Restore Vigor: Restores 1d8 hit points plus one hit point per gourmand level.
Cure What Ails You: Removes any disease afflicting the eater, but does not remove any damage already done by the disease.
Soothe Mind: Frees the eater’s mind from any curse or enchantment.
Revitalize: Restores 3d8 hit points plus one hit point per gourmand level and removes all damage from one ability score.
Restore Spirit: Restores all hit point damage, ability score damage and one lost level.
This fantastic feast can be stretched to feed more than six people, at a -5% penalty to the gourmand’s roll per extra person. Each exotic ingredient added (i.e. owlbear in place of beef) either gives the gourmand a +15% or -5% to his roll. The Referee should determine which (bonus or penalty) with a flip of a coin (or equivalent) without informing the gourmand of the result. The meal takes one hour to prepare and requires basic cooking equipment (pot, pan, knife and fire).
A gourmand’s fame often precedes her, and can be a curse as well as a blessing. Gourmands of first to fourth level never have trouble finding an invitation to dinner in their home town, and have a 1 in 10 chance of an invitation by a local aristocrat. Gourmands of fifth to eighth level enjoy such invitations within their home kingdom or country, gourmands from ninth to tenth level in their home region and gourmands of eleventh to twelfth level throughout the world and gourmands of thirteenth level or higher anywhere in the cosmos.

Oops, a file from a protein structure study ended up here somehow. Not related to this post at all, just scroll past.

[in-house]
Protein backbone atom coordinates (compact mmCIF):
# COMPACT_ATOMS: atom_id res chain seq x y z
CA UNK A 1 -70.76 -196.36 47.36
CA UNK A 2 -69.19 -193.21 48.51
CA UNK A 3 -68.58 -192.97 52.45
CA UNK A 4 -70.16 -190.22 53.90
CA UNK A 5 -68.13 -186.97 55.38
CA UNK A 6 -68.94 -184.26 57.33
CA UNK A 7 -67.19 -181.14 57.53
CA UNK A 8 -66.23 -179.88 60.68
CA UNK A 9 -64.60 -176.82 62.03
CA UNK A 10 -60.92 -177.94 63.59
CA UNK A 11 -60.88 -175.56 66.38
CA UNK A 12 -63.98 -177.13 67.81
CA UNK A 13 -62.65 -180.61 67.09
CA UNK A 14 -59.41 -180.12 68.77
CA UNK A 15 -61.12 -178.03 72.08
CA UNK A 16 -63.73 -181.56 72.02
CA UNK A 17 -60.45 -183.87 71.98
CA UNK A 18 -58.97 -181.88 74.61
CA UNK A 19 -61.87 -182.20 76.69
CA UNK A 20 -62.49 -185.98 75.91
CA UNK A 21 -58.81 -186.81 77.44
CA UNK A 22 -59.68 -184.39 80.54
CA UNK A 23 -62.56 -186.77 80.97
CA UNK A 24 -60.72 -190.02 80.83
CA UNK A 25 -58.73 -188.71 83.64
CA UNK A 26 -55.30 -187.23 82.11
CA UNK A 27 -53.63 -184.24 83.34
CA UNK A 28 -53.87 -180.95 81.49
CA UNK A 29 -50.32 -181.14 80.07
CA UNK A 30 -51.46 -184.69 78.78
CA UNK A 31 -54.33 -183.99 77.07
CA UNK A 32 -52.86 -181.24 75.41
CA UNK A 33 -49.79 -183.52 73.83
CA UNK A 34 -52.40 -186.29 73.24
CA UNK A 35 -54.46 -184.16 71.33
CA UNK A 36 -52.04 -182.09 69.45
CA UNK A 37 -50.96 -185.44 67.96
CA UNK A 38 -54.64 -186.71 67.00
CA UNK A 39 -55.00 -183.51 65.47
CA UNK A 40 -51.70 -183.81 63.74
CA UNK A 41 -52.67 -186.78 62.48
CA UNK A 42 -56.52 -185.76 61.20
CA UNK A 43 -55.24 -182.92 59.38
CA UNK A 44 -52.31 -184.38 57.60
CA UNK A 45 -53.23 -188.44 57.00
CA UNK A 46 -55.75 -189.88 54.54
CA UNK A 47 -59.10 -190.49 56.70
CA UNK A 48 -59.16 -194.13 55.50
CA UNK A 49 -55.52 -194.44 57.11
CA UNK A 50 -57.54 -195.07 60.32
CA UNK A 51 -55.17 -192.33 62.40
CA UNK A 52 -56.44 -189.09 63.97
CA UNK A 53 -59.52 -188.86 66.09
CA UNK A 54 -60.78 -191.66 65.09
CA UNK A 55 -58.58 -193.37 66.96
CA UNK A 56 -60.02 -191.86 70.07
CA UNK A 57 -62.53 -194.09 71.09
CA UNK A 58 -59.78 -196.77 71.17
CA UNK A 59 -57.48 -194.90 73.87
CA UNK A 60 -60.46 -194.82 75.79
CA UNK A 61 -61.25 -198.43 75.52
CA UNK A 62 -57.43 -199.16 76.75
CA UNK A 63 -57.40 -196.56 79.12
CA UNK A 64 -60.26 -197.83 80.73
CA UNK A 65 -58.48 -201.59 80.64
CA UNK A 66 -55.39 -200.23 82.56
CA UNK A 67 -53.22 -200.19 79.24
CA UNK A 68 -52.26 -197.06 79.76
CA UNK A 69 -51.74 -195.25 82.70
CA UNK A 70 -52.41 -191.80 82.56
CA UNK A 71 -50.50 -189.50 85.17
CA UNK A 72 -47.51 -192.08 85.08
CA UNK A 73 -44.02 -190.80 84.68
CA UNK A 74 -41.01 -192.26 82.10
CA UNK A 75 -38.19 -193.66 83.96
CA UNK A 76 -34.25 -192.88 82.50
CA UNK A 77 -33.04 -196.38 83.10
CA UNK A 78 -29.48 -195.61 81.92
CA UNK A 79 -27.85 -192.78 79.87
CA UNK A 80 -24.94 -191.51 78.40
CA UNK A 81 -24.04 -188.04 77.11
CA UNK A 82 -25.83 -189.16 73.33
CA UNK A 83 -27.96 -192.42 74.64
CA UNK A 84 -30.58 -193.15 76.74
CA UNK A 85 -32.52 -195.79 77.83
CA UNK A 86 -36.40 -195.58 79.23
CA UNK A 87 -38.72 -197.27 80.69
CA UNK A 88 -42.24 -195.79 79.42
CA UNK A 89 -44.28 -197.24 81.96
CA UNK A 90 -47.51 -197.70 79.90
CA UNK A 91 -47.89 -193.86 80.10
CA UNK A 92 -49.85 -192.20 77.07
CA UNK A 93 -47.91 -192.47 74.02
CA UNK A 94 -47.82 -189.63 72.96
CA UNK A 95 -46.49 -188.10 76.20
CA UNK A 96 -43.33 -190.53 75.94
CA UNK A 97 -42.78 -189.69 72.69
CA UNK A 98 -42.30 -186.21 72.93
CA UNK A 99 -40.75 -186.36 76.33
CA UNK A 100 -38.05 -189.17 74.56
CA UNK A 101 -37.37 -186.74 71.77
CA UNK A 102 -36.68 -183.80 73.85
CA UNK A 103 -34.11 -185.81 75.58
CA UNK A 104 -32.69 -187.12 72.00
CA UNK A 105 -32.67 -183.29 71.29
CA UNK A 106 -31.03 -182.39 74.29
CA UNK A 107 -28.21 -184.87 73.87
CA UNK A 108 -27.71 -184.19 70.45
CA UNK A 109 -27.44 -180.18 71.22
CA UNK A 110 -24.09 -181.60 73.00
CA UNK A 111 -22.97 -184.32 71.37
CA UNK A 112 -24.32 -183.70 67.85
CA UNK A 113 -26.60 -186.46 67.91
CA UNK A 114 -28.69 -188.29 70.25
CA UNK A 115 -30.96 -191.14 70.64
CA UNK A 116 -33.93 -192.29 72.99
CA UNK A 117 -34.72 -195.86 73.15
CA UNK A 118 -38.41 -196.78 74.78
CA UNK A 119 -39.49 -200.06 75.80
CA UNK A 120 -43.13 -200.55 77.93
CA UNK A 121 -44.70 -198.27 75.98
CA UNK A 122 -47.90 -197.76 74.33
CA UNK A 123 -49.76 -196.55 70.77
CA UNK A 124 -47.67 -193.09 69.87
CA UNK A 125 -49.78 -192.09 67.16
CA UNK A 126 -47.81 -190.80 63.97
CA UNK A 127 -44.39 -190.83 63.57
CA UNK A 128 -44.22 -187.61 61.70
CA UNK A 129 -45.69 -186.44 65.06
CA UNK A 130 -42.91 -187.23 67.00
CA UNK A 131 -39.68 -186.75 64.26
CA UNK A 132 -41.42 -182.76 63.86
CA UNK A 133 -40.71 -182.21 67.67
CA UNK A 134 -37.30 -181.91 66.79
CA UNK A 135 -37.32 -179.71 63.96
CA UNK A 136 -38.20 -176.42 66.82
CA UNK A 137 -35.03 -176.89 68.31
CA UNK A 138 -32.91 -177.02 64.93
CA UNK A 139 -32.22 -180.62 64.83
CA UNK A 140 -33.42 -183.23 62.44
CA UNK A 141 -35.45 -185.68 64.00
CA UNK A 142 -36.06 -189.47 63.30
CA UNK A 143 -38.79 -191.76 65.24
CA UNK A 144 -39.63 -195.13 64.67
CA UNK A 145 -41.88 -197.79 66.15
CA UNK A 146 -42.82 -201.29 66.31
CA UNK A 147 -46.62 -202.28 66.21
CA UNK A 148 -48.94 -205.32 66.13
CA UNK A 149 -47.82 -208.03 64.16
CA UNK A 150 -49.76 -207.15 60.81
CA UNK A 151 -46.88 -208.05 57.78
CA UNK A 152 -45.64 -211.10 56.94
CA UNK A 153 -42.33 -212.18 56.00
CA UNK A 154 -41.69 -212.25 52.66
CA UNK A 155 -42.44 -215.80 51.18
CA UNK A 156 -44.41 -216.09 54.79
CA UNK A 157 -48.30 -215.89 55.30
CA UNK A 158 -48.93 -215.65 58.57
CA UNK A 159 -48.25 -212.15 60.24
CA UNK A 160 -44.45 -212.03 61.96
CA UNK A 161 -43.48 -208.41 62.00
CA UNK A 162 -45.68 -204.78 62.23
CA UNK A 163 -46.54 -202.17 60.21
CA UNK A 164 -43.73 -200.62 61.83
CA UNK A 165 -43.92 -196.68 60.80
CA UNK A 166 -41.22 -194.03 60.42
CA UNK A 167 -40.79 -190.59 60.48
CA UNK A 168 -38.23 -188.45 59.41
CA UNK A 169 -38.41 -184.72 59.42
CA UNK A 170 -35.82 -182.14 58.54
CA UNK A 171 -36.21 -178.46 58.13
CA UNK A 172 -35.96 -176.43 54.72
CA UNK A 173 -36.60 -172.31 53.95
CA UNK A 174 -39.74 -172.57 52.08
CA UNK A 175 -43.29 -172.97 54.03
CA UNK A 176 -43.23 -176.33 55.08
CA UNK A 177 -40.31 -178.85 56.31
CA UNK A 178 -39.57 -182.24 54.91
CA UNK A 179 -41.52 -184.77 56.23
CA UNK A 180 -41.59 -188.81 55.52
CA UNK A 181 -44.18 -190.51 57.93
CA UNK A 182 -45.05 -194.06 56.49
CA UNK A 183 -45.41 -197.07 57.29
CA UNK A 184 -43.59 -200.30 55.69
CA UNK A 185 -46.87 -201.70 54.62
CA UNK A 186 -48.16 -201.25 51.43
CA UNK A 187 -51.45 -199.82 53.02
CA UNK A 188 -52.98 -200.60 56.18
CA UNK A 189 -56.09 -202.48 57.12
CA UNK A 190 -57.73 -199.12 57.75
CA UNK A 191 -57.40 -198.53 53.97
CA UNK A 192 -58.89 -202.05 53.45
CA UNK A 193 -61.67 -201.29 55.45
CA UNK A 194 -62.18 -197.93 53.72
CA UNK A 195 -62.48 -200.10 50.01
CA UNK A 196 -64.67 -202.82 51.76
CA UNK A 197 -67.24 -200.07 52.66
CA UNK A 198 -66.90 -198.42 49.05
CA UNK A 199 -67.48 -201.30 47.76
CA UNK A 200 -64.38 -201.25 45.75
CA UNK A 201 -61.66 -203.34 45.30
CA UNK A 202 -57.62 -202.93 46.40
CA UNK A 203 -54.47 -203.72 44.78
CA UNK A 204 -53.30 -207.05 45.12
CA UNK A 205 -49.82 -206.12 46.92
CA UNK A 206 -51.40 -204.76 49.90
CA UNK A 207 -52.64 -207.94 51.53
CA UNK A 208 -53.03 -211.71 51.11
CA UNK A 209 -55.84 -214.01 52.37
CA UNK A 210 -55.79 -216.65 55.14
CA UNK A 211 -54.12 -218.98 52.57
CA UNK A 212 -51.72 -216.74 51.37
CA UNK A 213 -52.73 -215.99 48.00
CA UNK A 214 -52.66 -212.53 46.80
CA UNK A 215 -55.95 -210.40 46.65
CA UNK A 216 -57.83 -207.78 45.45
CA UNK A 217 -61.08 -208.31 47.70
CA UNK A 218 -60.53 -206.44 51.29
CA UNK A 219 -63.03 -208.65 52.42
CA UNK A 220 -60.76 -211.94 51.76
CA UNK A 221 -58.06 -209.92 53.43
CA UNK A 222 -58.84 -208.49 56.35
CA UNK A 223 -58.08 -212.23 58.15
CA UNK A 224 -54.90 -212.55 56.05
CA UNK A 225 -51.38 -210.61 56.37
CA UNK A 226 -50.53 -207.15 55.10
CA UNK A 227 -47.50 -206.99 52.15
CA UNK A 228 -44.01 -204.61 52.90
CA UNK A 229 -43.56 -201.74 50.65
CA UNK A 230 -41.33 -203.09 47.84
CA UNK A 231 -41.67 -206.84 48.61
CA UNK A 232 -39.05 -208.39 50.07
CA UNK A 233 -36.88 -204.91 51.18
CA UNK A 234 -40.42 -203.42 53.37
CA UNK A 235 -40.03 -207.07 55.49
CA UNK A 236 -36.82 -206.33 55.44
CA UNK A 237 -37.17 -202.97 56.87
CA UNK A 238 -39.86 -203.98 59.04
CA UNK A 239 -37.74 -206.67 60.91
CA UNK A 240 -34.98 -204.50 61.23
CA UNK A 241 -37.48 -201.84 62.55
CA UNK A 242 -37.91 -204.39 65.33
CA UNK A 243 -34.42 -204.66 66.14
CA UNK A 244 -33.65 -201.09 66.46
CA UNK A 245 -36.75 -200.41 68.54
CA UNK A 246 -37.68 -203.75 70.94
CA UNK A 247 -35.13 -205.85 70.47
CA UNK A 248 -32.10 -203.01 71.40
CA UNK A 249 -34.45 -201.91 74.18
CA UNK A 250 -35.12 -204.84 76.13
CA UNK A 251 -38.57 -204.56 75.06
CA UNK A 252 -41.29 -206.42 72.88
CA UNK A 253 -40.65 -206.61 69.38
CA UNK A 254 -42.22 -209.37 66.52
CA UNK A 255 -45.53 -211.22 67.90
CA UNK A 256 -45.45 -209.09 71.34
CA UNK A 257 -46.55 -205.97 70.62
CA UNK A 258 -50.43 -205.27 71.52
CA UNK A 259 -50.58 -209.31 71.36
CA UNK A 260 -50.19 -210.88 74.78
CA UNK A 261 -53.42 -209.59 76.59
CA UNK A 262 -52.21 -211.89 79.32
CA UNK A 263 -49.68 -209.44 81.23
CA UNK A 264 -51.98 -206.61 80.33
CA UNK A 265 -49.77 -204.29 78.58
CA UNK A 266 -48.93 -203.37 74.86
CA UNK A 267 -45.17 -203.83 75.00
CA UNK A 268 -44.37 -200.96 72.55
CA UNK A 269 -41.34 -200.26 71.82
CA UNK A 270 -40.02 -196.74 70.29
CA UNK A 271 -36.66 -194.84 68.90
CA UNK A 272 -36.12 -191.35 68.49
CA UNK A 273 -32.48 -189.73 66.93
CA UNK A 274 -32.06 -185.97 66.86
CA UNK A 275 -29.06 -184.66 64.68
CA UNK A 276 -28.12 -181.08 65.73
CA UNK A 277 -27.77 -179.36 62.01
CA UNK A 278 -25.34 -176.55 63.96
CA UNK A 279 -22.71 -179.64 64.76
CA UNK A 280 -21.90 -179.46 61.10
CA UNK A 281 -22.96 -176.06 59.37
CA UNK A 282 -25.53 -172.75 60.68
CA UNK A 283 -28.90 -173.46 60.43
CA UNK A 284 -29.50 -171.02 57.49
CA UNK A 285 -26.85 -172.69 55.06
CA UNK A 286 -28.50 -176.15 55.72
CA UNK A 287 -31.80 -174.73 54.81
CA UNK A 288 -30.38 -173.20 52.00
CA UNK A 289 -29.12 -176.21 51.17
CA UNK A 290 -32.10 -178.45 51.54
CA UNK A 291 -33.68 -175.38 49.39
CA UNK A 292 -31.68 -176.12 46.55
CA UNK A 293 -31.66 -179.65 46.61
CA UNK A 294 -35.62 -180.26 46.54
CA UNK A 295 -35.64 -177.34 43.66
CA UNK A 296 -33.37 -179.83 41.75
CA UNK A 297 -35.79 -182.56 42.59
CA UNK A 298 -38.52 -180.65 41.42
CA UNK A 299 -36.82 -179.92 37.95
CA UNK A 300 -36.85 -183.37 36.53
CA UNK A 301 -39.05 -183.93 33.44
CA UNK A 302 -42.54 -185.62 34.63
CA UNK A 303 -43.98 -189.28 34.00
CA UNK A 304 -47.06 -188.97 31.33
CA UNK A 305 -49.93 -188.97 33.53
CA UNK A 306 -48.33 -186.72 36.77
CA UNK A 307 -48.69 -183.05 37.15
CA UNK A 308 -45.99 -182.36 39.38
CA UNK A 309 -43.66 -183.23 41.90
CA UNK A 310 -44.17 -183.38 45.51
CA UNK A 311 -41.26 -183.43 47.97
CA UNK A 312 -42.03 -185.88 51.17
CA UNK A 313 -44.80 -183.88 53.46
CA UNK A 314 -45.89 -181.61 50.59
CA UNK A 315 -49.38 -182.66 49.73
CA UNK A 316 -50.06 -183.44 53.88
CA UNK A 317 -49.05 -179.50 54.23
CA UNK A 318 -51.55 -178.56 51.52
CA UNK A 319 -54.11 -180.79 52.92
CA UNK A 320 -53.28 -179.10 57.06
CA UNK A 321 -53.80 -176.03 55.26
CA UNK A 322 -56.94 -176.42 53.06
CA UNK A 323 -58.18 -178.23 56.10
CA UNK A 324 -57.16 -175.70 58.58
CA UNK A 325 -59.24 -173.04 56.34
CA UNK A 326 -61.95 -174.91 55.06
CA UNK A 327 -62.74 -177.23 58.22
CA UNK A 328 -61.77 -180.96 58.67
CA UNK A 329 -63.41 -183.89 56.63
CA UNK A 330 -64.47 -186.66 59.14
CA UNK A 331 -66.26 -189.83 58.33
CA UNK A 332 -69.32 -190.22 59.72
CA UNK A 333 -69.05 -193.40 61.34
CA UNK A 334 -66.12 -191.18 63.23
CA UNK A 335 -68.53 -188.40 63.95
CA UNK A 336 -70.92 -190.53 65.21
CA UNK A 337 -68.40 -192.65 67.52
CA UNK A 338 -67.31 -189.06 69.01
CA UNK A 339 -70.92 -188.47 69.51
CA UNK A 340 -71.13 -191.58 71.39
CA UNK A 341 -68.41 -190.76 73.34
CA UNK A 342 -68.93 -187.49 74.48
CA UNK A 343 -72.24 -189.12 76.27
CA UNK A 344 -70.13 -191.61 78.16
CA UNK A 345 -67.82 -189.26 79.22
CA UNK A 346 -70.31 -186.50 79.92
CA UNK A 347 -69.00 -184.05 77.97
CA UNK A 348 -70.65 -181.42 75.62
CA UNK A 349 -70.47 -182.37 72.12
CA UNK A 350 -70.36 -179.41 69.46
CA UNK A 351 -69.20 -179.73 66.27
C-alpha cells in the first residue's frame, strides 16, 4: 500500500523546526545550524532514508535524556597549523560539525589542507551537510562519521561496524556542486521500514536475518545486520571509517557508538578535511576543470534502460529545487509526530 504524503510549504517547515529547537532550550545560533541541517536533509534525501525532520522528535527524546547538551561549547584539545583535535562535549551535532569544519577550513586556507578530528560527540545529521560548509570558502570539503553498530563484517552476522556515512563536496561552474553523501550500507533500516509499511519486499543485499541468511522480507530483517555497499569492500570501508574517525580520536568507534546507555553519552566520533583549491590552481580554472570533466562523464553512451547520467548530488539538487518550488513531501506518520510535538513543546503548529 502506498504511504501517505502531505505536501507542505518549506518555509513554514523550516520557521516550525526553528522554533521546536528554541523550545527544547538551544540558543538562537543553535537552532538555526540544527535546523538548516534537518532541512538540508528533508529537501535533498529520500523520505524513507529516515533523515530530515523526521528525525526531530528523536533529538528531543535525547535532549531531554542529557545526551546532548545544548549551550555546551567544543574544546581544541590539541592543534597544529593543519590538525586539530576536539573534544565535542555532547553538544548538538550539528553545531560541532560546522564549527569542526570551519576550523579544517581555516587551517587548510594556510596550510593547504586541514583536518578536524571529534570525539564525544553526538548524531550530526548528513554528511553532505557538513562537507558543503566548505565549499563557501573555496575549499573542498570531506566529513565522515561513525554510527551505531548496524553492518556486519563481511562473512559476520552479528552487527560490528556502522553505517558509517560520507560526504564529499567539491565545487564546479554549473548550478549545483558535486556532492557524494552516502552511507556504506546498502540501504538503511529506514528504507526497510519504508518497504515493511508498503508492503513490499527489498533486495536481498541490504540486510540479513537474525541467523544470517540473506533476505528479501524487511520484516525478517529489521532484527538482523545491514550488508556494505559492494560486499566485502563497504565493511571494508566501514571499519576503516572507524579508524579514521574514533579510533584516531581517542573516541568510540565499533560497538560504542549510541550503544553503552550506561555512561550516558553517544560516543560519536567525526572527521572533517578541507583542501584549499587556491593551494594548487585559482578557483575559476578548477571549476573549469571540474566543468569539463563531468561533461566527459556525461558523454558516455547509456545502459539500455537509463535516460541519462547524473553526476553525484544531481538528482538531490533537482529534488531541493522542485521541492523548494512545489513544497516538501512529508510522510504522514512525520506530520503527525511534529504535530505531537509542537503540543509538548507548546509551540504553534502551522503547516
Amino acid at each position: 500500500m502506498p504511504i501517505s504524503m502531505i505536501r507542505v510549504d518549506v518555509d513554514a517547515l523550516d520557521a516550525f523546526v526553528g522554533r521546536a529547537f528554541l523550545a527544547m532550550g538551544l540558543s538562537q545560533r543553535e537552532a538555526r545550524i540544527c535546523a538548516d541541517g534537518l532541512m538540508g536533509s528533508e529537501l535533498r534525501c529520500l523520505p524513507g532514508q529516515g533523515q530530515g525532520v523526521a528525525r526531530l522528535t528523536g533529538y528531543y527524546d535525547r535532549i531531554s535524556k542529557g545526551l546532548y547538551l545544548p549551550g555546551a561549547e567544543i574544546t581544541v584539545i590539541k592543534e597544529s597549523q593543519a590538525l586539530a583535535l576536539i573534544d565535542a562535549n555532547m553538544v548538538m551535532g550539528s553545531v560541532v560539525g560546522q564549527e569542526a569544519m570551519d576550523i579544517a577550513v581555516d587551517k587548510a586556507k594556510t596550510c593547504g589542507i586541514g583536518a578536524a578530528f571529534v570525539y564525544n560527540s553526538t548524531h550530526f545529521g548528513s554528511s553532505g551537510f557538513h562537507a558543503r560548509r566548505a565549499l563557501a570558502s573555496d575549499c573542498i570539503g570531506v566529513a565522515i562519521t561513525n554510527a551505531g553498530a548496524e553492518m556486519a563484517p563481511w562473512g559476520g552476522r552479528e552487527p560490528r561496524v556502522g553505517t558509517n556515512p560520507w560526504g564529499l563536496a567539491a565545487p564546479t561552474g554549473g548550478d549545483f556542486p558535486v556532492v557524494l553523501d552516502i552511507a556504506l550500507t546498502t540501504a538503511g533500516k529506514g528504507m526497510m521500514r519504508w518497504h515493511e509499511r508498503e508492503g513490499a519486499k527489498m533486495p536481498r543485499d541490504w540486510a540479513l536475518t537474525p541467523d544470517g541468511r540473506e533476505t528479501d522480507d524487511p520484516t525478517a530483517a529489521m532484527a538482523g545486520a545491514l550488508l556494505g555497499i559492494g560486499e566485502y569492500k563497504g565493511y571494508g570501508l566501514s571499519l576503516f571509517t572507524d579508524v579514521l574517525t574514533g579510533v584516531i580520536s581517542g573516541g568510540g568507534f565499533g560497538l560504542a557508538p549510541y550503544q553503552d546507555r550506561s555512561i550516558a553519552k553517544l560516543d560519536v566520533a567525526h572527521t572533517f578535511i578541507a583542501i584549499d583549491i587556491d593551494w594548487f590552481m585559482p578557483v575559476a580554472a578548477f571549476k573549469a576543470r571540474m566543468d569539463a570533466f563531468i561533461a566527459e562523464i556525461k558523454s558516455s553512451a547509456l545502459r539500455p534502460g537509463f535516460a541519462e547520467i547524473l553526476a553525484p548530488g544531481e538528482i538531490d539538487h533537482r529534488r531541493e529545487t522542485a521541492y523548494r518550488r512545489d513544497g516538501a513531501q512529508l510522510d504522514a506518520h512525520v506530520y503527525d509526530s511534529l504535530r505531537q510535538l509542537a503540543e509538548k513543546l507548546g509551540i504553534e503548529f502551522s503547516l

These invitations come with a price, of course, for the host expects the impress the gourmand and receive a hearty endorsement of their table. The gourmand, however, becomes increasingly picky as they grow older, and their dedication to their art and philosophy require them to render an honest verdict of the sampled fare. A gourmand that has dined must roll 1d20 and beat his own level to find the fare satisfying. Every 100 gp spent on the feast by the host grants a +1 bonus to the roll, up to a maximum bonus of +5. However it goes, the gourmand must give a monologue on the quality and creativity of the prepared feast and then suffer a reaction roll from his host. If he praises the feast, the reaction roll is made at a +3 bonus. If he derides it, the reaction roll is made at a -3 penalty. Naturally, the companions of a gourmand are also invited to these repasts, and they must suffer the same consequences as the gourmand.
The final challenge of the gourmand is one of weight. Each week the gourmand does not spend in vigorous exercise (i.e. fighting monsters or at least running away from them) results in a gain of one pound. Pound gained in excess of what would be considered “standard” or “average” for their species and gender, are treated as weight from equipment and can thus slow them down.